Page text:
Being back in Australia earlier this year was great, but there were times when things were a bit disturbing.
Like when I visited a toy store on the hunt for some gifts.
It wasn't so much the visit to the toy store that was disturbing. But I did often find myself shaking my head thinking who on earth buys this stuff and who on earth thought this shit up in between those moments when I was otherwise thinking Damn, I wish we'd had these when we were kids.
One thing that I stumbled upon there fell into two of those thought bubble categories. It was The Logo Board Game. Long story short it seems like it's an adult game based on you having to correctly answer questions about logos, advertising and other corporate branding stuff in order to make your way into the winning zone or something or other.
Listen, I'm a product of the eighties as much as anyone. I've been known to blurt out Arrrgh, Chum is so chunky you can carve it or Austraya, your chicken is ready often enough that it seems like I have a corporate form of Tourettes syndrome, but I'm not sure that I would want to spend my free time playing this kind of game. Evidently I'm in a minority here- a quick google search indicates that it's been one of the most successful and praised board games of recent years.
It's a sign and product of our times (boom! boom! I made a dad joke).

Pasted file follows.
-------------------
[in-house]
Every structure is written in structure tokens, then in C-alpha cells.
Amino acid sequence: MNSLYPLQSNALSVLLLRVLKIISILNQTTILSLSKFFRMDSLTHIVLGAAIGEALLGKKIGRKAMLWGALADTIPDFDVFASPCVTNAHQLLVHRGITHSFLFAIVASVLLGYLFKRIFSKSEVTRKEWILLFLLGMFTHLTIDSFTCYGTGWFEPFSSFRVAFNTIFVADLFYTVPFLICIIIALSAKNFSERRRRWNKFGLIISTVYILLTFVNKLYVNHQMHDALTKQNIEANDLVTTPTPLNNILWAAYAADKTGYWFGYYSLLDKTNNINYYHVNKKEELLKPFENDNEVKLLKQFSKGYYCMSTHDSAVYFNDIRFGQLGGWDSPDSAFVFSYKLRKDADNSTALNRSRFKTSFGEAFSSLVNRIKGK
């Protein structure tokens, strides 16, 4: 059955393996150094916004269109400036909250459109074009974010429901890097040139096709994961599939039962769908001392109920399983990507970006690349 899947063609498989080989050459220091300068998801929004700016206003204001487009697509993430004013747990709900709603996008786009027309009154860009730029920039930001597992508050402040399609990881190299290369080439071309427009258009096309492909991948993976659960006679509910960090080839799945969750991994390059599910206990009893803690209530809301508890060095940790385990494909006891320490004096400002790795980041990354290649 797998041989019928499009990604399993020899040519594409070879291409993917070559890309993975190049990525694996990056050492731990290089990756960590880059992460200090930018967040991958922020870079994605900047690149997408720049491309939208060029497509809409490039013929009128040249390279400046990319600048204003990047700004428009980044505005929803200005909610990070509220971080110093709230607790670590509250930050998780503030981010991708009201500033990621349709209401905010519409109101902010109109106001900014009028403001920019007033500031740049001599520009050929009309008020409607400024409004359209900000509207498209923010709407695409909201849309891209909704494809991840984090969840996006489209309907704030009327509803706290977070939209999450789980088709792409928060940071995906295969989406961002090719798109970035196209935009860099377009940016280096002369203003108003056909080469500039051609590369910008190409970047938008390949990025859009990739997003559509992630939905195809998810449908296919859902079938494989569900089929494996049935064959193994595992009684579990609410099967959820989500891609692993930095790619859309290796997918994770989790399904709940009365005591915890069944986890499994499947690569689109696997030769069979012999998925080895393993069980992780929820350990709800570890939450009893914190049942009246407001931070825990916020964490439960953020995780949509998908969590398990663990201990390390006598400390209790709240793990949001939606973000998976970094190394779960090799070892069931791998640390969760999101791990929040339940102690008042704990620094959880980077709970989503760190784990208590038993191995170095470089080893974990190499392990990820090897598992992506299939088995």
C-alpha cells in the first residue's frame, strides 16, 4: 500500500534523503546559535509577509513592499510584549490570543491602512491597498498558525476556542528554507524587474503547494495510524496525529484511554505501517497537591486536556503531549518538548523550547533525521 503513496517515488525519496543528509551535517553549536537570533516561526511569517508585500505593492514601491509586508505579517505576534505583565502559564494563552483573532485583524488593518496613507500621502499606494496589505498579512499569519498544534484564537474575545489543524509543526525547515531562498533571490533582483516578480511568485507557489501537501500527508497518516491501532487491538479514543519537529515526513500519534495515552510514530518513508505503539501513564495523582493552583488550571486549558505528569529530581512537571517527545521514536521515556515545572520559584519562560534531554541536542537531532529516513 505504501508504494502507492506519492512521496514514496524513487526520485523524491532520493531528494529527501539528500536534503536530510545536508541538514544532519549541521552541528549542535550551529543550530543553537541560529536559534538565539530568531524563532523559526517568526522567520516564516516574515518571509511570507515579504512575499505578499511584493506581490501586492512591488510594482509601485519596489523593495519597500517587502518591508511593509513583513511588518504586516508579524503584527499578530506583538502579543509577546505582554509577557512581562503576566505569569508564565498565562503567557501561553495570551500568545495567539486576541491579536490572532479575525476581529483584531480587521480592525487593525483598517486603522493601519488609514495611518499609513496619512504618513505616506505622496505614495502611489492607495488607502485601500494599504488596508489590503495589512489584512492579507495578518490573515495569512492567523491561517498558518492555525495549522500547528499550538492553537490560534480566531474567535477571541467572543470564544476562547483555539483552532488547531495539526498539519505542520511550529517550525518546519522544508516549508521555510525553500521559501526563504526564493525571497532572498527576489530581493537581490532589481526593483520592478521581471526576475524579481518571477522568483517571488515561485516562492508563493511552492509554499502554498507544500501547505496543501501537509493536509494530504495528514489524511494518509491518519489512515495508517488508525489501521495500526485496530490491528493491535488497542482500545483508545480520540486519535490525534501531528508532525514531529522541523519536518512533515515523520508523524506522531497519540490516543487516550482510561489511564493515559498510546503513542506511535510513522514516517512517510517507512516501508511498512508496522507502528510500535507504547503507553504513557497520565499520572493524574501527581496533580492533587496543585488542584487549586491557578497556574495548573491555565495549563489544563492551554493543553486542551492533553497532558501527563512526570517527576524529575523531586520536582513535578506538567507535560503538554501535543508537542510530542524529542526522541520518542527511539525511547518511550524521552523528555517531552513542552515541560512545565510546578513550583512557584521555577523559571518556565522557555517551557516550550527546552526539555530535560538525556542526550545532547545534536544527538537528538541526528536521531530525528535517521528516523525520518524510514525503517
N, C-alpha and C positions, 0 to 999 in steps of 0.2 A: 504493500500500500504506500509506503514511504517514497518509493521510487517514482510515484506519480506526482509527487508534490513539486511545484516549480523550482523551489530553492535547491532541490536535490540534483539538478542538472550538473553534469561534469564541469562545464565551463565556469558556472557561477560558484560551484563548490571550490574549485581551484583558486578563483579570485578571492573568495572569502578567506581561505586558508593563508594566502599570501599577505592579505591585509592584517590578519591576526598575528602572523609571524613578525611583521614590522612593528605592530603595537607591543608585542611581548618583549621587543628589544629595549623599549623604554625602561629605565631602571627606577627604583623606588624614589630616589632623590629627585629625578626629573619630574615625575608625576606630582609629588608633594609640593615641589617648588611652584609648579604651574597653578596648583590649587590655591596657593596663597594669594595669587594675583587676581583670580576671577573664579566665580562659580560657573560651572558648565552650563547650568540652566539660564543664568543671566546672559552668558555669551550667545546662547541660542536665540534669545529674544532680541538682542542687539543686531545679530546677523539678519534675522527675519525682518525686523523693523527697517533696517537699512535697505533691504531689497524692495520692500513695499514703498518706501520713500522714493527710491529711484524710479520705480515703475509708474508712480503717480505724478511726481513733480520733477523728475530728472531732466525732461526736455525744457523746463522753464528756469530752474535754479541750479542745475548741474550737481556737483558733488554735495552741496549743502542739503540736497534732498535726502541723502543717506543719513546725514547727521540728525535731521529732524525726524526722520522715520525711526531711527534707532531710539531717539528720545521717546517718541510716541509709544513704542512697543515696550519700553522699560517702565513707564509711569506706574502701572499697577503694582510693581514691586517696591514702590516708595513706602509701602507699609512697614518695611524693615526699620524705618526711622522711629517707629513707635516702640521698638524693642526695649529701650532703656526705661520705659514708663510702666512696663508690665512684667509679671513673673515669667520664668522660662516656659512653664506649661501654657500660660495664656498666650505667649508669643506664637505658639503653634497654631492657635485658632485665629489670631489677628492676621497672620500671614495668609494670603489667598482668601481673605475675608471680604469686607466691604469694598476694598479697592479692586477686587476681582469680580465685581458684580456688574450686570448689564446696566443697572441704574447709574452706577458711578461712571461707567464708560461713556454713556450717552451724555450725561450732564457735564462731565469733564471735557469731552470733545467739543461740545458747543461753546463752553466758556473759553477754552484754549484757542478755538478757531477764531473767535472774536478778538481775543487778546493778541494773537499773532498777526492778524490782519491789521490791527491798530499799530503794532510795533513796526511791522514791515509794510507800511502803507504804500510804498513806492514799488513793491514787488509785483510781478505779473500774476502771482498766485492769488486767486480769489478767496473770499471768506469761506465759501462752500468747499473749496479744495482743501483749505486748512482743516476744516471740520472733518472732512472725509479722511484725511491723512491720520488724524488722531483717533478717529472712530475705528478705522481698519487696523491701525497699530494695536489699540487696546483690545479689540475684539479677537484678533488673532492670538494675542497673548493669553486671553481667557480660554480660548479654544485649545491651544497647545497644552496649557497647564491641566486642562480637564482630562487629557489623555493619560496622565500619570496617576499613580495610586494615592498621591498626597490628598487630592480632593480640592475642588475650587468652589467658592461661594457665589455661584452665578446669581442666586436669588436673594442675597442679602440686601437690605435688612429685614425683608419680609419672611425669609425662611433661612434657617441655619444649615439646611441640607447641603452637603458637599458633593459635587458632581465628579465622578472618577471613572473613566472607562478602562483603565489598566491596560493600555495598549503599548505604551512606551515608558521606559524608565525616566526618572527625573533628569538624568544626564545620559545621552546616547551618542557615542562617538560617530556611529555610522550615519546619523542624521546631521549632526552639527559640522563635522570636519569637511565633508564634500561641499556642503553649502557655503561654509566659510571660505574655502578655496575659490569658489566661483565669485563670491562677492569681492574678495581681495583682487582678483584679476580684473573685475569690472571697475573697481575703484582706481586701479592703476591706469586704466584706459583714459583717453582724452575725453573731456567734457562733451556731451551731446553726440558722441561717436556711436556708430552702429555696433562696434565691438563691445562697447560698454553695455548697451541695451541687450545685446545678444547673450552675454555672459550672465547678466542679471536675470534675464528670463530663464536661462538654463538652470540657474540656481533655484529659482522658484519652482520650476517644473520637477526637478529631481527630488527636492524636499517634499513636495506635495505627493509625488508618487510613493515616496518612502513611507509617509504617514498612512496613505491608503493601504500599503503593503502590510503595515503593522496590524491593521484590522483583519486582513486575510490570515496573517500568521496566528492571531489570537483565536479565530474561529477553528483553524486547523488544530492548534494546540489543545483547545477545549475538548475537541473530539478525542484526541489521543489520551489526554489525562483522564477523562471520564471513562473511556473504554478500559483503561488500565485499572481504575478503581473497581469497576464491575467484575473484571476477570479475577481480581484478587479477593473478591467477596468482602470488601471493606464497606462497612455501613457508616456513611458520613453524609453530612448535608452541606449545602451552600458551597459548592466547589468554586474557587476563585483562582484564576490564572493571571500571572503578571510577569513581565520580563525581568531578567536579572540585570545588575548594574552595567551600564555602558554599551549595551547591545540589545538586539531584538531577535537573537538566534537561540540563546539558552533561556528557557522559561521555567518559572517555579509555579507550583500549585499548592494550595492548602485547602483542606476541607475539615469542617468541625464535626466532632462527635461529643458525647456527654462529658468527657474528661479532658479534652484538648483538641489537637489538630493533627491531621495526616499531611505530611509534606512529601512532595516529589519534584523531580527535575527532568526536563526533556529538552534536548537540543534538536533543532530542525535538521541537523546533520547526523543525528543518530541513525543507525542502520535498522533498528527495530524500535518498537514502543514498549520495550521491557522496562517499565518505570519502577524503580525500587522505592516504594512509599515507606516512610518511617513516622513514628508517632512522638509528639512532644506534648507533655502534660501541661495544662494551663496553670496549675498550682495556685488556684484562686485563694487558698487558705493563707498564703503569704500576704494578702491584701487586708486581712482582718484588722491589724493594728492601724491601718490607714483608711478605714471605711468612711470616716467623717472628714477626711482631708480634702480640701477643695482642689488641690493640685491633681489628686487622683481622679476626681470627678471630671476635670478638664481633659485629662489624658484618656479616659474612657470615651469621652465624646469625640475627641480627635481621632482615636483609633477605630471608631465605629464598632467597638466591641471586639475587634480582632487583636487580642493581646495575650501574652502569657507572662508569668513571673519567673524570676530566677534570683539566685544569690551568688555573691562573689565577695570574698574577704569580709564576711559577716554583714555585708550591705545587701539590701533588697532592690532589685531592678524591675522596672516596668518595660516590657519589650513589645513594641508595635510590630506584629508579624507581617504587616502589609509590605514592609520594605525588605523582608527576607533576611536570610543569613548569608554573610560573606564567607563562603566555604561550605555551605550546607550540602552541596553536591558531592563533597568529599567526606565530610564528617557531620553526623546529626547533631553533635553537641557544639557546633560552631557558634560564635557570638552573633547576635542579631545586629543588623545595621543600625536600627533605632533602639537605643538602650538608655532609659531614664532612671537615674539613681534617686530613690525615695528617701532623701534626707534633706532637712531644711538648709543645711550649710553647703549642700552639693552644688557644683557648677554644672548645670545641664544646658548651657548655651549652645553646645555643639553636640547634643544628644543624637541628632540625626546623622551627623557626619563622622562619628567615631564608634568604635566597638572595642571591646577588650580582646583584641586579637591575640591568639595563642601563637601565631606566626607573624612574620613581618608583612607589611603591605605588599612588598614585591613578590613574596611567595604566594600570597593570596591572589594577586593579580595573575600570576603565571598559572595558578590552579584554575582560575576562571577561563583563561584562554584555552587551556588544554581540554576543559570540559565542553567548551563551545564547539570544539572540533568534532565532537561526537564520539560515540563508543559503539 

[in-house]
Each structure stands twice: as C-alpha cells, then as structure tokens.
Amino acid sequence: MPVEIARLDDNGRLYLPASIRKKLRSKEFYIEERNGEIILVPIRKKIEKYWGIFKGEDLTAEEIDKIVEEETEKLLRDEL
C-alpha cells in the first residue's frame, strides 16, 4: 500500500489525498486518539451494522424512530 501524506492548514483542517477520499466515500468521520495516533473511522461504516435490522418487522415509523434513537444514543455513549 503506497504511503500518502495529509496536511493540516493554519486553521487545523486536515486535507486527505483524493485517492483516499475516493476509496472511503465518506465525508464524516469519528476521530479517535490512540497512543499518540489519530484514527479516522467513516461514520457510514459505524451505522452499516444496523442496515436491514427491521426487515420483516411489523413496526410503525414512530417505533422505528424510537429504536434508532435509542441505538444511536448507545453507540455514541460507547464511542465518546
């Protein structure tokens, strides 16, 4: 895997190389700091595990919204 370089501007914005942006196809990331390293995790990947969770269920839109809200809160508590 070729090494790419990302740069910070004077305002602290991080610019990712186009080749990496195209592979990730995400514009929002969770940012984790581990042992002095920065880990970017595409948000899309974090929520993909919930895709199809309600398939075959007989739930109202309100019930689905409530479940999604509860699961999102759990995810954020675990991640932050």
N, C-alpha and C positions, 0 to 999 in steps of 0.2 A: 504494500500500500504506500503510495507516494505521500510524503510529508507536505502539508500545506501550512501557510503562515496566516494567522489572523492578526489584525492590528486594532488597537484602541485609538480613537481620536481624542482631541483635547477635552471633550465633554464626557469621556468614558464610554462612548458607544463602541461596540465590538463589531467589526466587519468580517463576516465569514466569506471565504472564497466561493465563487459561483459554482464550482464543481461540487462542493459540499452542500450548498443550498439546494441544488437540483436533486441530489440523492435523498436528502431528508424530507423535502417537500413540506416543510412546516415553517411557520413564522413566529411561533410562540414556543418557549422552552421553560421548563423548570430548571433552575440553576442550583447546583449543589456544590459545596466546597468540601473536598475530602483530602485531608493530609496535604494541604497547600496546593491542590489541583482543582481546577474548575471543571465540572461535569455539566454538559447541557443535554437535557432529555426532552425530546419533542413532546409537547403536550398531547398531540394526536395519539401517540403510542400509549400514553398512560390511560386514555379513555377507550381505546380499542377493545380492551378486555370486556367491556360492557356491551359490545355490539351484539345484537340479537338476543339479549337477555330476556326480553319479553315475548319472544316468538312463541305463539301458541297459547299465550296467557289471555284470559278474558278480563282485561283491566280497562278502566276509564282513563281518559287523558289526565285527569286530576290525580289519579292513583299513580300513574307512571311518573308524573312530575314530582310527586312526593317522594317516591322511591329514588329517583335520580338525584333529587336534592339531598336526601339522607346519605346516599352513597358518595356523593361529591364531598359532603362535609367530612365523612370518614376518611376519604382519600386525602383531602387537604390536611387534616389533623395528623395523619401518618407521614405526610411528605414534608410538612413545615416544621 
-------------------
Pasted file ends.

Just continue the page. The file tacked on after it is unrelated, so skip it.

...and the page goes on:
Consumerism and consumption, and how international brands are becoming more and more recognisable in Indonesia are some of the main themes behind the work of Fahran Siki. When he first exhibited in Milan back in 2011, Italian Vogue dubbed him the 'Indonesian Banksy'.
In around 2000, Siki started working on "public art projects". That, for those of you not in on the lingo, is a metaphor for 'street art, murals and graffiti.'
His work on the streets started making its entry into galleries in the 2008/2009 period, when, it might be argued, street art was beginning to peak in some parts of the world and flooding into galleries (just as international brands also flooded into newly expanded markets like those in South East Asia).
Stencil based and with a strong leaning towards text, Fahran Siki's work is kind of like the anti venom of the Logo Board Game. It is successful in that it brings out the same recognition in viewers that the board game makers challenge players to - to recognise brands, marketing and their presence in your life - but Siki does it on the flip side. What elevates it from being a simple criticism of the impact of conspicuous consumption is how corporate branding in Siki's art is just another element of the popular, mass culture that his work addresses. Yes, Warhol opened up those floodgates all those years ago, but in Siki's work, Warhol's work is cast as another player on the cultural map that has been reduced to branding.
Siki is no stranger to Italy. Back in 2009 he did a residency with the Street Art South Italy group here in Lecce. Since then he's been back a few times.
In his latest show in Milan - Trace - (running through to September 30), Siki's takes aim not only at Warhol and the American contribution to modern, mass culture, but also at the European icons. Michelangelo's work is dirtied. Takashi Murakami's collaborations with Luis Vuiton take on a sinister aspect, and are re-positioned as Mur(war)kami propaganda.
And where is the exhibition taking place? At one of Milan's hot, prestigious commercial galleries? No. It's taking place at the offices of the Banca Generali, one of Italy's biggest banking and insurance groups. Fancy that.
More (in Italian) here.
Dave Di Vito is a writer, teacher and former curator.He's also the author of the Vinyl Tiger series and Replace The Sky.
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